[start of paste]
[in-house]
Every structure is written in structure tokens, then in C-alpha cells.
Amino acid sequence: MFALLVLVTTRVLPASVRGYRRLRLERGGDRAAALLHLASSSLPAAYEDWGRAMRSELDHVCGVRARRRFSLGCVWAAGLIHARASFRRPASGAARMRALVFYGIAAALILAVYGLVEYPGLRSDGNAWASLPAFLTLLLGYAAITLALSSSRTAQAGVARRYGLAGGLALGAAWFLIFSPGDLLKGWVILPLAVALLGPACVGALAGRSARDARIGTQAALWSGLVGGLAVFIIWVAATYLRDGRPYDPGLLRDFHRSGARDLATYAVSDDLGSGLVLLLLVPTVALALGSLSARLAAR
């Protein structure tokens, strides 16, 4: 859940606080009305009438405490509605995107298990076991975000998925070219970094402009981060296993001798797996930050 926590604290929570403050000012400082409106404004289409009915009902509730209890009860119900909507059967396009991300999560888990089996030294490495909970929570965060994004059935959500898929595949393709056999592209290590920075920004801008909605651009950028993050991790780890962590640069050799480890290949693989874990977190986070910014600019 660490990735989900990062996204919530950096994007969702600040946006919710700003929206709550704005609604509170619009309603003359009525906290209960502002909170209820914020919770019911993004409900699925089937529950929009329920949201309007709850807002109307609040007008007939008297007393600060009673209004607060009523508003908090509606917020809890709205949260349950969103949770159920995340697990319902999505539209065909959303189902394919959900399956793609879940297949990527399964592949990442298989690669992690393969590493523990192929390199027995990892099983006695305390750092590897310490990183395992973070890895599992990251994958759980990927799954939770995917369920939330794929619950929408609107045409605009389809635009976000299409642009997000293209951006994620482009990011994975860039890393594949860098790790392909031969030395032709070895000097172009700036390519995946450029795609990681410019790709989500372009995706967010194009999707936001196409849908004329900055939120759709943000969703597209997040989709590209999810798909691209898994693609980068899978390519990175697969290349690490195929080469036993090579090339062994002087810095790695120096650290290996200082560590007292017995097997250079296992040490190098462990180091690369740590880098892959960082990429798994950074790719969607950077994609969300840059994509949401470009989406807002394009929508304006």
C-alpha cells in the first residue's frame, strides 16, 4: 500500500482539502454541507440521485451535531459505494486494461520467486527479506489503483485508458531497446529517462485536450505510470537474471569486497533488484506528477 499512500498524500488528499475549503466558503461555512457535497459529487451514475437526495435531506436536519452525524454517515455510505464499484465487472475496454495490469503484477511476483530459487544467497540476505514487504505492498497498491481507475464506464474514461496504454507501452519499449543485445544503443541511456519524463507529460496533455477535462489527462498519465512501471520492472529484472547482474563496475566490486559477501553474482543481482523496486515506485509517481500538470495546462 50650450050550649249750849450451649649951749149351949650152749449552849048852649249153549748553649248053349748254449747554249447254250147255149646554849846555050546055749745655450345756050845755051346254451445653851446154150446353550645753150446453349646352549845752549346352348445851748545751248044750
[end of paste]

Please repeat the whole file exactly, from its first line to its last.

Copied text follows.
[in-house]
Every structure is written in structure tokens, then in C-alpha cells.
Amino acid sequence: MFALLVLVTTRVLPASVRGYRRLRLERGGDRAAALLHLASSSLPAAYEDWGRAMRSELDHVCGVRARRRFSLGCVWAAGLIHARASFRRPASGAARMRALVFYGIAAALILAVYGLVEYPGLRSDGNAWASLPAFLTLLLGYAAITLALSSSRTAQAGVARRYGLAGGLALGAAWFLIFSPGDLLKGWVILPLAVALLGPACVGALAGRSARDARIGTQAALWSGLVGGLAVFIIWVAATYLRDGRPYDPGLLRDFHRSGARDLATYAVSDDLGSGLVLLLLVPTVALALGSLSARLAAR
């Protein structure tokens, strides 16, 4: 859940606080009305009438405490509605995107298990076991975000998925070219970094402009981060296993001798797996930050 926590604290929570403050000012400082409106404004289409009915009902509730209890009860119900909507059967396009991300999560888990089996030294490495909970929570965060994004059935959500898929595949393709056999592209290590920075920004801008909605651009950028993050991790780890962590640069050799480890290949693989874990977190986070910014600019 660490990735989900990062996204919530950096994007969702600040946006919710700003929206709550704005609604509170619009309603003359009525906290209960502002909170209820914020919770019911993004409900699925089937529950929009329920949201309007709850807002109307609040007008007939008297007393600060009673209004607060009523508003908090509606917020809890709205949260349950969103949770159920995340697990319902999505539209065909959303189902394919959900399956793609879940297949990527399964592949990442298989690669992690393969590493523990192929390199027995990892099983006695305390750092590897310490990183395992973070890895599992990251994958759980990927799954939770995917369920939330794929619950929408609107045409605009389809635009976000299409642009997000293209951006994620482009990011994975860039890393594949860098790790392909031969030395032709070895000097172009700036390519995946450029795609990681410019790709989500372009995706967010194009999707936001196409849908004329900055939120759709943000969703597209997040989709590209999810798909691209898994693609980068899978390519990175697969290349690490195929080469036993090579090339062994002087810095790695120096650290290996200082560590007292017995097997250079296992040490190098462990180091690369740590880098892959960082990429798994950074790719969607950077994609969300840059994509949401470009989406807002394009929508304006």
C-alpha cells in the first residue's frame, strides 16, 4: 500500500482539502454541507440521485451535531459505494486494461520467486527479506489503483485508458531497446529517462485536450505510470537474471569486497533488484506528477 499512500498524500488528499475549503466558503461555512457535497459529487451514475437526495435531506436536519452525524454517515455510505464499484465487472475496454495490469503484477511476483530459487544467497540476505514487504505492498497498491481507475464506464474514461496504454507501452519499449543485445544503443541511456519524463507529460496533455477535462489527462498519465512501471520492472529484472547482474563496475566490486559477501553474482543481482523496486515506485509517481500538470495546462 50650450050550649249750849450451649649951749149351949650152749449552849048852649249153549748553649248053349748254449747554249447254250147255149646554849846555050546055749745655450345756050845755051346254451445653851446154150446353550645753150446453349646352549845752549346352348445851748545751248044750